The last thing that I want to do is to sound like that ex Green Bay Packers quarterback who kept saying that he was retired, only to come back and give it one more shot again and again. Or like Michael Corleone in The Godfather 3 who said, “Just when I thought I was out….they pull me back in”. The truth is I haven’t gone anywhere, nor have I thrown in the towel. But, I have been encouraged by some of my readers to continue to throw my two cents into the black hole of blogs. This seemed like an appropriate topic to return with.
How or where do I even begin to write about the terrible tragedy that befell 17-year-old Trayvon Martin and his family? I think about my own son who is only two years older than Trayvon, and all of the other mothers and fathers with teenage sons – especially those who are labeled as suspicious by individuals like George Zimmerman simply because of the color of their skin. It’s so saddening for me to think how I am thankful that my son didn’t inherit my complexion, particularly if we were living in one of those states that have adopted what I refer to as “if they’re brown, prone them out” legislation (I’m looking at you, Arizona).
Cops, like most sports fans, are guilty of ‘Monday morning quarterbacking’. We read or hear about crimes and we are quick to form an opinion on the ‘alleged’ perpetrators guilt or innocence. We are also quick to criticize the actions of police officers and their departments as well as to how investigations are handled. With that in mind, I will refer to my holy tenet of criminal investigations – the one about things looking or smelling like shit. That tenet certainly applies in this case. I, along with many outraged citizens, just have a few questions for the Sanford Police Department on how this investigation was handled.
For example: why did Trayvon’s body sit in the morgue unidentified when his cell phone was found on him? That’s like finding a victim’s wallet in his pocket, but not opening it up to see if there’s ID inside. They couldn’t have called back the last number? There wasn’t a “Mom” or “Dad” in the contacts list? Did they fail to identify him because they were too incompetent to think of using his phone to figure out his identity, or because they just didn’t really care who he was or who might be missing him? And if it was that they were too incompetent, how can we have confidence in the quality of the investigation that they conducted?
I am often forced to watch old episodes of Law and Order (I really do like the show, it’s just that my wife enjoys it more). This avoidable tragedy got me to thinking about the words that the narrator opens with, “In the criminal justice system, the people are represented by two separate yet equally important groups: the police who investigate crime and the district attorneys who prosecute the offenders.”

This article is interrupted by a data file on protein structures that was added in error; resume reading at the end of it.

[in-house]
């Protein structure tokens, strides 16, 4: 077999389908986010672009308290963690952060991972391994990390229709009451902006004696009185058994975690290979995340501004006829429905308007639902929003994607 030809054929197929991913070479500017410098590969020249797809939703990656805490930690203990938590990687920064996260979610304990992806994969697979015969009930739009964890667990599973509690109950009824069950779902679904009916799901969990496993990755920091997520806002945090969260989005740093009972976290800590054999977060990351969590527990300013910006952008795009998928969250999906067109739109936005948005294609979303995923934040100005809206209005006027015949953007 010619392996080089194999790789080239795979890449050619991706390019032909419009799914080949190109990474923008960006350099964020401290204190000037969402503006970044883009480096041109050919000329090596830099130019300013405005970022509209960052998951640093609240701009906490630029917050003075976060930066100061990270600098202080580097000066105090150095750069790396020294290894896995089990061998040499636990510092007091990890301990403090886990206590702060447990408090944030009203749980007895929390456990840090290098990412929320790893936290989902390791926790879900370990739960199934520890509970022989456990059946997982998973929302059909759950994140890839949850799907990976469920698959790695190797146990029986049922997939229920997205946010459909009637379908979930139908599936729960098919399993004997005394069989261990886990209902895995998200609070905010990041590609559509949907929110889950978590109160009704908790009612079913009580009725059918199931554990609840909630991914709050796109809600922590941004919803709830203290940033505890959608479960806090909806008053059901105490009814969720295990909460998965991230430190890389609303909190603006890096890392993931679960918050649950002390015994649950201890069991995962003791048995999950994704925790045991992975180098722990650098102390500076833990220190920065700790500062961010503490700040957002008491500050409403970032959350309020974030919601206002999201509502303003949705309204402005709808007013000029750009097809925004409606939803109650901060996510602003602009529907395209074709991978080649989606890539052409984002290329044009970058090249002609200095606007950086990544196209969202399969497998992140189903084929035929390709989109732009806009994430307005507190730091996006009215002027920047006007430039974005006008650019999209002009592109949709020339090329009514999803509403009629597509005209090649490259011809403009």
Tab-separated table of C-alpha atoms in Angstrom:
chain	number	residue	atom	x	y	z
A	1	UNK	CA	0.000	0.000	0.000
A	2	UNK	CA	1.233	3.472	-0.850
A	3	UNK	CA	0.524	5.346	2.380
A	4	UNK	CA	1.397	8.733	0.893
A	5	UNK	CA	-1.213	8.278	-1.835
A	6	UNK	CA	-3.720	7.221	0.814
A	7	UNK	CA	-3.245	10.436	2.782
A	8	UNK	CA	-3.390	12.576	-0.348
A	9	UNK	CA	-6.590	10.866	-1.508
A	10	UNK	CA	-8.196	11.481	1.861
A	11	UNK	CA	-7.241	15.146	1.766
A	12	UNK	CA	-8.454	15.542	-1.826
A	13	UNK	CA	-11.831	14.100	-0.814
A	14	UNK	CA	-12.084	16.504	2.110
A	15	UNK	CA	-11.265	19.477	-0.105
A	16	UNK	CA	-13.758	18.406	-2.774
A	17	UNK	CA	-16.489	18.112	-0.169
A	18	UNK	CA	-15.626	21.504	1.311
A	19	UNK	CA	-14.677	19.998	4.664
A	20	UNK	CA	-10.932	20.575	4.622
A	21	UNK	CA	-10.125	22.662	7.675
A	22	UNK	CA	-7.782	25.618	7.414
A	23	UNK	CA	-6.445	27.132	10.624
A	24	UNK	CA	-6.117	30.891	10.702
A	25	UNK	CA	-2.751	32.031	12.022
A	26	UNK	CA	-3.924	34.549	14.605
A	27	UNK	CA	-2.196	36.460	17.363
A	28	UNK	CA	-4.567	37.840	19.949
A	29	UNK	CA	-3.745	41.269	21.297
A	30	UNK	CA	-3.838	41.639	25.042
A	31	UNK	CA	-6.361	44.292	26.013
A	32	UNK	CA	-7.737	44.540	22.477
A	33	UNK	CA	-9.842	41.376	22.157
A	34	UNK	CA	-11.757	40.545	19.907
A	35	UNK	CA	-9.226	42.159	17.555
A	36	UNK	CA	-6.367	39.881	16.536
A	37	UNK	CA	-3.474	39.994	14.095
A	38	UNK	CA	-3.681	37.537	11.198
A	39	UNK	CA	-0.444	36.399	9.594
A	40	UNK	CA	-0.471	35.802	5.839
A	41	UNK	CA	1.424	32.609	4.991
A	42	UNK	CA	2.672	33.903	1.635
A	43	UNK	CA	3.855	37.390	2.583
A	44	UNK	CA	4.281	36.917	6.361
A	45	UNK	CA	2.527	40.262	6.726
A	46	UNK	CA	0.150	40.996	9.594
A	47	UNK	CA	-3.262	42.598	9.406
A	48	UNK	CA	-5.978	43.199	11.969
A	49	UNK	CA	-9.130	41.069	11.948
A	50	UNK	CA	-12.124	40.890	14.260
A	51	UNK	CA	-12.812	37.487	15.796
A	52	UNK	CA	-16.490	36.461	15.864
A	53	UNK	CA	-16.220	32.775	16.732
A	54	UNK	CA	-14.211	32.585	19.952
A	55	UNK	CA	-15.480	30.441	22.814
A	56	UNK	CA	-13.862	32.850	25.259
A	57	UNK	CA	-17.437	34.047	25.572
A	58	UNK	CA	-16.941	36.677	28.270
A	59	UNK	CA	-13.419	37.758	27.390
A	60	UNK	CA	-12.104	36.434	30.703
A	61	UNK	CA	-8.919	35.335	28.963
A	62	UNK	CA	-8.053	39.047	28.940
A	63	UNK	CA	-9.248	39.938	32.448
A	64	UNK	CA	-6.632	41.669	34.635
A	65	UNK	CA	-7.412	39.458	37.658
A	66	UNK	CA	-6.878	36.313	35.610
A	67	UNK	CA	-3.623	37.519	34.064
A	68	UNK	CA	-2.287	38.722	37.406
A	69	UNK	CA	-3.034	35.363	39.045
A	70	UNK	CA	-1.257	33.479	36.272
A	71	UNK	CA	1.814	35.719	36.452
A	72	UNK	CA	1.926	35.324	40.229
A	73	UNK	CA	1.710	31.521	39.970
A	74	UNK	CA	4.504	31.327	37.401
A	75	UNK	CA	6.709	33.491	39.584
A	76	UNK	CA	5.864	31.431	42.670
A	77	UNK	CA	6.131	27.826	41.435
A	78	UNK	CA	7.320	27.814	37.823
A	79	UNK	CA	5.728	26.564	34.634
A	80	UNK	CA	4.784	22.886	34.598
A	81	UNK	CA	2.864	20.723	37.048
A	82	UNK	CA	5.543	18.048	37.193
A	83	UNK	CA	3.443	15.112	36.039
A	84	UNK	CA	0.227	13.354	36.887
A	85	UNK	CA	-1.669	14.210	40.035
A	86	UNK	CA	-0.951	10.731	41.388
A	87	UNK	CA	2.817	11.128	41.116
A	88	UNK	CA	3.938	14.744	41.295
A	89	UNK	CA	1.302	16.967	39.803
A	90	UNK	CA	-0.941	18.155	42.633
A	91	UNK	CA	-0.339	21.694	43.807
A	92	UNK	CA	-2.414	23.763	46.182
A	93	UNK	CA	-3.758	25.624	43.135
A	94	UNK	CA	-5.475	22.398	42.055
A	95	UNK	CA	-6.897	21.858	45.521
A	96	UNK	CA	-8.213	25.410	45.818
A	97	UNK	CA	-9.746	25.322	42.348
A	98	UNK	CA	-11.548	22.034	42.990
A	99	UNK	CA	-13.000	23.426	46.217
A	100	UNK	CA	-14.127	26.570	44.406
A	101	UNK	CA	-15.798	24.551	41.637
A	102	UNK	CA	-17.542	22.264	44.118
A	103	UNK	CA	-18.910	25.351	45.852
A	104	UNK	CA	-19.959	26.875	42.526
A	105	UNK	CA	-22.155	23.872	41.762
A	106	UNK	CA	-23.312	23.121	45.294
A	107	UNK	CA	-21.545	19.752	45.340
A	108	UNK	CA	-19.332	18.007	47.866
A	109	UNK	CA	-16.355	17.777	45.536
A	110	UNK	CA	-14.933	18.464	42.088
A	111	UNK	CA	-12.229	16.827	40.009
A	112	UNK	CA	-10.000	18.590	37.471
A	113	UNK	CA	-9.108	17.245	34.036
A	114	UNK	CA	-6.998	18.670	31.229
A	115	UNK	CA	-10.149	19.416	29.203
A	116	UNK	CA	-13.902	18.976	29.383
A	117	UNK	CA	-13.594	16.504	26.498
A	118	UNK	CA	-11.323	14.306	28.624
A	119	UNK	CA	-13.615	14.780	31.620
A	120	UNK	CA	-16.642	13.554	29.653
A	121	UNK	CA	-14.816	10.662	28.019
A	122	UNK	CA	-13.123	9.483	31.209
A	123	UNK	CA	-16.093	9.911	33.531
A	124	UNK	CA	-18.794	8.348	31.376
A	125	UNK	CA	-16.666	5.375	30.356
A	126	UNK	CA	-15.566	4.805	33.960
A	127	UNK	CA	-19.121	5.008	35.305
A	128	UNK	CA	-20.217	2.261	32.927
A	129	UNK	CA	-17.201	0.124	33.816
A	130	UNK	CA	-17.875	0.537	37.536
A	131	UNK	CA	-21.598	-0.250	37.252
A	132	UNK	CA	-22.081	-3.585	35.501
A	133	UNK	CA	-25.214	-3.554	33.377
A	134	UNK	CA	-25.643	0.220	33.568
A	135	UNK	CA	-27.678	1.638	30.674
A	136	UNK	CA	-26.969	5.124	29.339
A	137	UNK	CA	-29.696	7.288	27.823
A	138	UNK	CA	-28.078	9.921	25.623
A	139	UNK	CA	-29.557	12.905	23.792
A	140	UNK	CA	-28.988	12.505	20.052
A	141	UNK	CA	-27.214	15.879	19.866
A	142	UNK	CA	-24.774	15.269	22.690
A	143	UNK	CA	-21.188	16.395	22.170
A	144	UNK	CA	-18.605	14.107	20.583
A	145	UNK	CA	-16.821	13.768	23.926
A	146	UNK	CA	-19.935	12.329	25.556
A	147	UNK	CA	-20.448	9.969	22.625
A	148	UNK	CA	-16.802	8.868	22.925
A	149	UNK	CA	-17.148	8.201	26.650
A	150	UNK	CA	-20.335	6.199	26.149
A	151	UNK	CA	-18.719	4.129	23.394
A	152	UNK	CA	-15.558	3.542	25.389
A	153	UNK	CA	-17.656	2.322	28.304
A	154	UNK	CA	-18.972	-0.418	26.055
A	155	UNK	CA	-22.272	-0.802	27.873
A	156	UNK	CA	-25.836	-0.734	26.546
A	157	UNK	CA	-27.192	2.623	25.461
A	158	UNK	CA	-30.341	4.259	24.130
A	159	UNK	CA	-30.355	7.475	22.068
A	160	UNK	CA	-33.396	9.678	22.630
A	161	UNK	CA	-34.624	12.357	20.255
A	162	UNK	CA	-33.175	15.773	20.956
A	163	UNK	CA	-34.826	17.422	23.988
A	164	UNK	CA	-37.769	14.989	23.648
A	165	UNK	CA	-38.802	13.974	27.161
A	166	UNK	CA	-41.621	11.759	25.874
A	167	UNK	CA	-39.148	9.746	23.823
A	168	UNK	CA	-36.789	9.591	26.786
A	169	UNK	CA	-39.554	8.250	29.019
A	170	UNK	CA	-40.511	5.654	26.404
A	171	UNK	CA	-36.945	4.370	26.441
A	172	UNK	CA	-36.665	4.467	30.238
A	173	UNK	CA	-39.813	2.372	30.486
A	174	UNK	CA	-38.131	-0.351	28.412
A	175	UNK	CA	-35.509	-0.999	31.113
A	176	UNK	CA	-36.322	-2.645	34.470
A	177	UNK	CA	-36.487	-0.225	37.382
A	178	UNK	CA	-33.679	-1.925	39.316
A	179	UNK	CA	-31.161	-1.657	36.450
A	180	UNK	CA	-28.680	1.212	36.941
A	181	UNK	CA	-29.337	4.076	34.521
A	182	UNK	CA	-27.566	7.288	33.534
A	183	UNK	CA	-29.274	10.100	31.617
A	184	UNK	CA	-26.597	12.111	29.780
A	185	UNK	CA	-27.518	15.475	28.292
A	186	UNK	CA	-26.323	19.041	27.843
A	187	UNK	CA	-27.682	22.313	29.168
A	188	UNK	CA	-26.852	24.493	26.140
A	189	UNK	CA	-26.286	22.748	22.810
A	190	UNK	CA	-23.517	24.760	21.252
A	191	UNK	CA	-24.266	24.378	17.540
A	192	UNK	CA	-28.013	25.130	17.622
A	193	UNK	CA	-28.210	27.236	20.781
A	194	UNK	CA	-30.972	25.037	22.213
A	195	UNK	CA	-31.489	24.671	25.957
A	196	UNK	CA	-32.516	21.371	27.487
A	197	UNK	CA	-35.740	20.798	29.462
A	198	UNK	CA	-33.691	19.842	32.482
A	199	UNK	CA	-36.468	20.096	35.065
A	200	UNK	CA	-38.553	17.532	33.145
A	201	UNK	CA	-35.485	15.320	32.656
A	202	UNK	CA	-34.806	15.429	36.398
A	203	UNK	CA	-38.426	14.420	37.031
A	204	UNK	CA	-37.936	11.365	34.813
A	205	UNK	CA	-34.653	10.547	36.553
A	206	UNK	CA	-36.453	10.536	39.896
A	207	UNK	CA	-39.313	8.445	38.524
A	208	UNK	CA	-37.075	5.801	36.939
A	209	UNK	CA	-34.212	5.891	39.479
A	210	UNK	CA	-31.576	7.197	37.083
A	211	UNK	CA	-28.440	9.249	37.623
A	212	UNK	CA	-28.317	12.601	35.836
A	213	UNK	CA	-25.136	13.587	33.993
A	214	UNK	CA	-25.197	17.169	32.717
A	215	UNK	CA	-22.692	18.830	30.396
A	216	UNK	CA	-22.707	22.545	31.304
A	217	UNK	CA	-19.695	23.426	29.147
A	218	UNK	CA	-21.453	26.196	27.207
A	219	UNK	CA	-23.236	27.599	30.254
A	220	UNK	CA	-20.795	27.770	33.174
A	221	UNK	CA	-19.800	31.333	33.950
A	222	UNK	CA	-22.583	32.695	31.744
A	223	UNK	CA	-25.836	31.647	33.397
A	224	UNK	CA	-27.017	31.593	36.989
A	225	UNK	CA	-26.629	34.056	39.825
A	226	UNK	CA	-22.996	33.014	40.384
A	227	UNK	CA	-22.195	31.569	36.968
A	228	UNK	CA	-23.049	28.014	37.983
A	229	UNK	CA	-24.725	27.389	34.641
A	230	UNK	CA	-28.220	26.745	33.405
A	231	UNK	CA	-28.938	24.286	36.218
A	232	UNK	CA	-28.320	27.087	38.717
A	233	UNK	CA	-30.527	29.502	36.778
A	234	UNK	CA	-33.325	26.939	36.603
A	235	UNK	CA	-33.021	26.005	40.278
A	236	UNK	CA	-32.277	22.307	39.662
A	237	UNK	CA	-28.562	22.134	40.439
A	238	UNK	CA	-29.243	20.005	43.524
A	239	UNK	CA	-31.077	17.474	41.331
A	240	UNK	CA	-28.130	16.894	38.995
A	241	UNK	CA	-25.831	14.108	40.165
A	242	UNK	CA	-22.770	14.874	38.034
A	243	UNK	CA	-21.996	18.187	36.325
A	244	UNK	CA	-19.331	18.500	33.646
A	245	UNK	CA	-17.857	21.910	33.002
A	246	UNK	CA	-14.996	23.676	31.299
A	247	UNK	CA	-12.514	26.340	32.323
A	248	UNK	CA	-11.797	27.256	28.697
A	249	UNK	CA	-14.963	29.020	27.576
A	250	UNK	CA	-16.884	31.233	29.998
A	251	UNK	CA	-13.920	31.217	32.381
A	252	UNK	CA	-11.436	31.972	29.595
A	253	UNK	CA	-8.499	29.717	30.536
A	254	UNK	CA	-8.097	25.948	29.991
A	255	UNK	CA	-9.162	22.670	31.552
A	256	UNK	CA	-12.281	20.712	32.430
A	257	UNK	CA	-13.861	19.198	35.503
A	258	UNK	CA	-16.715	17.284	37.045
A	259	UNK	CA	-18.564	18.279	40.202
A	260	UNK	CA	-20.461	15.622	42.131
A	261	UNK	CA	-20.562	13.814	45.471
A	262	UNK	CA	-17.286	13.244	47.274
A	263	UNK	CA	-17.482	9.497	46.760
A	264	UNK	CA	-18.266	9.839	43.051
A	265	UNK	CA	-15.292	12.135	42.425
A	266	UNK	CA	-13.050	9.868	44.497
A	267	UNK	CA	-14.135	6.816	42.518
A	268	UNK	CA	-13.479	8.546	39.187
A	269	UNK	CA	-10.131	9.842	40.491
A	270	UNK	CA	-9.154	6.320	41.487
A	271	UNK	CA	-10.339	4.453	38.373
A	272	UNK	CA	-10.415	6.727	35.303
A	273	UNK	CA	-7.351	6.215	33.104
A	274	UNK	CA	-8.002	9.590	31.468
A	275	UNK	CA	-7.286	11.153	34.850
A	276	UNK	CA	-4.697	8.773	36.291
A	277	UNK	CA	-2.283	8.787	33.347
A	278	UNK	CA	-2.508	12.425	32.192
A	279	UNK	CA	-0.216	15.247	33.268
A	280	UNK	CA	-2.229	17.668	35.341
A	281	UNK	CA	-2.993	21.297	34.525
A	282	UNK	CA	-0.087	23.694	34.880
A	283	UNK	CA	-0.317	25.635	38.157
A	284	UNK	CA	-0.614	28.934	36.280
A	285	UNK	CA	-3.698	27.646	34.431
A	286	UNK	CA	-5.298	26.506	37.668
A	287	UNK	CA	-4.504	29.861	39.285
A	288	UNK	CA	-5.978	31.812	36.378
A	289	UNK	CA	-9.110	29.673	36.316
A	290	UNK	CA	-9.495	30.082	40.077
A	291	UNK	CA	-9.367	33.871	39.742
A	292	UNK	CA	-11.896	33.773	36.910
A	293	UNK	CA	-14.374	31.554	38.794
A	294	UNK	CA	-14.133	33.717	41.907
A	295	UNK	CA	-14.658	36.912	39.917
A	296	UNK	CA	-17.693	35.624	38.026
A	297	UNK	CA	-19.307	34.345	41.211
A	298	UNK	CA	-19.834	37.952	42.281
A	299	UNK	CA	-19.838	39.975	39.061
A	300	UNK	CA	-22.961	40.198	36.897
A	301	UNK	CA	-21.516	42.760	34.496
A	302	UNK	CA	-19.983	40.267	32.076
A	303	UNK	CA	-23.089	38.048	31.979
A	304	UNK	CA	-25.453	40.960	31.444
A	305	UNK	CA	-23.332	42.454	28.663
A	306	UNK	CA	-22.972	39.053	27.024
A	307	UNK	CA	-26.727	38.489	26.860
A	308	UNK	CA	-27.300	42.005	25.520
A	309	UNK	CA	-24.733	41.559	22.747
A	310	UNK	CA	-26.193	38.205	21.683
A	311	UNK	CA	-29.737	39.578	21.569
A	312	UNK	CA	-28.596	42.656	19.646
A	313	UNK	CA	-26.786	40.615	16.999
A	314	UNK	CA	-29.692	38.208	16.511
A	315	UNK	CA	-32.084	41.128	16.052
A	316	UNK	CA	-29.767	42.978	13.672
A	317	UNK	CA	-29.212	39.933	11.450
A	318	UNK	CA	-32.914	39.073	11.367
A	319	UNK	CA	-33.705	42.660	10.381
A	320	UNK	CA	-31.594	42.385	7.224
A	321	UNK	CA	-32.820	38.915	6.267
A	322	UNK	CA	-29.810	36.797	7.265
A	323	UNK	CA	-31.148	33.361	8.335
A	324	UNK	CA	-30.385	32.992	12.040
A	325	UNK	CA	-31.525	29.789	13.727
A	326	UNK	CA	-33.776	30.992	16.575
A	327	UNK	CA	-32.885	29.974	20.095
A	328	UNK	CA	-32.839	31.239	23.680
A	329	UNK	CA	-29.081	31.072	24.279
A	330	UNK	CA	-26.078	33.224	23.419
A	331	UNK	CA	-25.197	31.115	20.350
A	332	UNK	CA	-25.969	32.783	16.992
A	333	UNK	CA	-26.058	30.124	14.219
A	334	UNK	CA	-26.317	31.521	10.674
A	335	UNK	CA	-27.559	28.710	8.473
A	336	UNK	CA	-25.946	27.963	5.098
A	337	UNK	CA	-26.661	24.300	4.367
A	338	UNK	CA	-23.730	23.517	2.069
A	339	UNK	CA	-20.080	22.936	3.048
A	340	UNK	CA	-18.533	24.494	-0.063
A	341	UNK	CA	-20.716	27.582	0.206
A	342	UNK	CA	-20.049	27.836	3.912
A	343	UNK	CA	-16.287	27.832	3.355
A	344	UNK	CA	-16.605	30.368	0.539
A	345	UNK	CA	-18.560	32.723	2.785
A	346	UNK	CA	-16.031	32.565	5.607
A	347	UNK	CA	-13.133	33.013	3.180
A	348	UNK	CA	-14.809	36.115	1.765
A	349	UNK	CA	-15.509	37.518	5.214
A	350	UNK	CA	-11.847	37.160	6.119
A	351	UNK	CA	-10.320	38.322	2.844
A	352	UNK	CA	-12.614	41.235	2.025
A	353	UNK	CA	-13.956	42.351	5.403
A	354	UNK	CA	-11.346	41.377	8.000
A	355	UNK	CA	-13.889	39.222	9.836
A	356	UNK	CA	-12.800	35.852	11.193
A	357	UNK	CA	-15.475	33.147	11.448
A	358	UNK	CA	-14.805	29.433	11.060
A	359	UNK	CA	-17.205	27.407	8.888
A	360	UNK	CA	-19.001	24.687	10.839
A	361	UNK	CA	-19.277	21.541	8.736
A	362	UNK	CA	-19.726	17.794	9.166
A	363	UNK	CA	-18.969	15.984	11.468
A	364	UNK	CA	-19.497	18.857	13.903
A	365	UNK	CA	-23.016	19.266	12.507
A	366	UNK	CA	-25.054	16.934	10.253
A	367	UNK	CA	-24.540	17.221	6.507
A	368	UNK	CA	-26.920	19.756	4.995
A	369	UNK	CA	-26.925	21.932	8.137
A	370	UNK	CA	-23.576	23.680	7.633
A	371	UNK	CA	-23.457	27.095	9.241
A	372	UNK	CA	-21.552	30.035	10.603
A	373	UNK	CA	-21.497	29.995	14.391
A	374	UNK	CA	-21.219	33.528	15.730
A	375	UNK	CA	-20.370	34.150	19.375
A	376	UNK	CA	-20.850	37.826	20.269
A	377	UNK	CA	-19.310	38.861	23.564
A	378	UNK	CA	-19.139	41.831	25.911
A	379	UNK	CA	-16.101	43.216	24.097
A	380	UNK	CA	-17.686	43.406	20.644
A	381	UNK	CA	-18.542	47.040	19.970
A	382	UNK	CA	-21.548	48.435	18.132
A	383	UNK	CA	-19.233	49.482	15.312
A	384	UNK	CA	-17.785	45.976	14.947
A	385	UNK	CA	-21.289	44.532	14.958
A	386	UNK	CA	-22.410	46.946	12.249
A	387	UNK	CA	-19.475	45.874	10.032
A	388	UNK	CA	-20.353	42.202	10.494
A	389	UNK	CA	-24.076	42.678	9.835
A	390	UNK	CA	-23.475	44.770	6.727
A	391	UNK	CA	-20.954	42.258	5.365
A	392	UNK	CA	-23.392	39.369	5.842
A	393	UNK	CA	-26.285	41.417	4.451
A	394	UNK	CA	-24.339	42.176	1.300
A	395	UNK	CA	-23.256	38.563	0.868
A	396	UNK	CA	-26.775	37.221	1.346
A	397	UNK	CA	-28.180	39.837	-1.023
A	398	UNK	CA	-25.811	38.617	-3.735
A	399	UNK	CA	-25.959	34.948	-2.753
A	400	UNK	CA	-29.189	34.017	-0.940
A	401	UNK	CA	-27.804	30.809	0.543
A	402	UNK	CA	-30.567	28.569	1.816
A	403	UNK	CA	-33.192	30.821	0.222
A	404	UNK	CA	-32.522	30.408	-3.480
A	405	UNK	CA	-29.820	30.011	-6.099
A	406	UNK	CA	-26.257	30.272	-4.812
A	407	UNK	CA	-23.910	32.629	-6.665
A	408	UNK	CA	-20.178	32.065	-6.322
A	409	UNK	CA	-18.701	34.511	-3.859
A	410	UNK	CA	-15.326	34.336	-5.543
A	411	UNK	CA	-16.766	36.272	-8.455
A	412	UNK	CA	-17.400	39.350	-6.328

It is with a heavy heart and great sadness that I ask: who represented Trayvon Martin? Was it the Sanford Police Department who, in my opinion, were more interested in the vindication of George Zimmerman than they were in obtaining justice for the kid that he shot dead? George Zimmerman the obvious aggressor and instigator in this incident, in who’s eyes Trayvon Martin was acting suspiciously simply because of the fact that he was black and wearing a hoodie. The same police department who didn’t – or wouldn’t – use Trayvon’s cell phone to assist in identifying him or notifying his parents? Or was it the prosecutor’s office who didn’t think that his murder justified a response to crime scene and instead adjudicated the matter over the phone?
The above cause me to reflect on a multiple homicide that I assisted with in Jackson Heights, Queens, many years ago. Two groups of rival Hispanic drug dealers got into an altercation while at a restaurant/club. Words were exchanged, guns were drawn, and shots were fired. When the shooting ended, 12 men and women had been shot, 7 of them fatally. Several of those who had been shot were innocent victims who happened to be at the wrong place at the wrong time. At the conclusion of a debriefing on the case for the brass, a Detective/Sgt. stood up and nonchalantly said, “So what we have is a bunch of dead spics, who cares?” It seemed to me then that not much had changed in the context of racial prejudice and racism. And it seems to me today that much is still the same.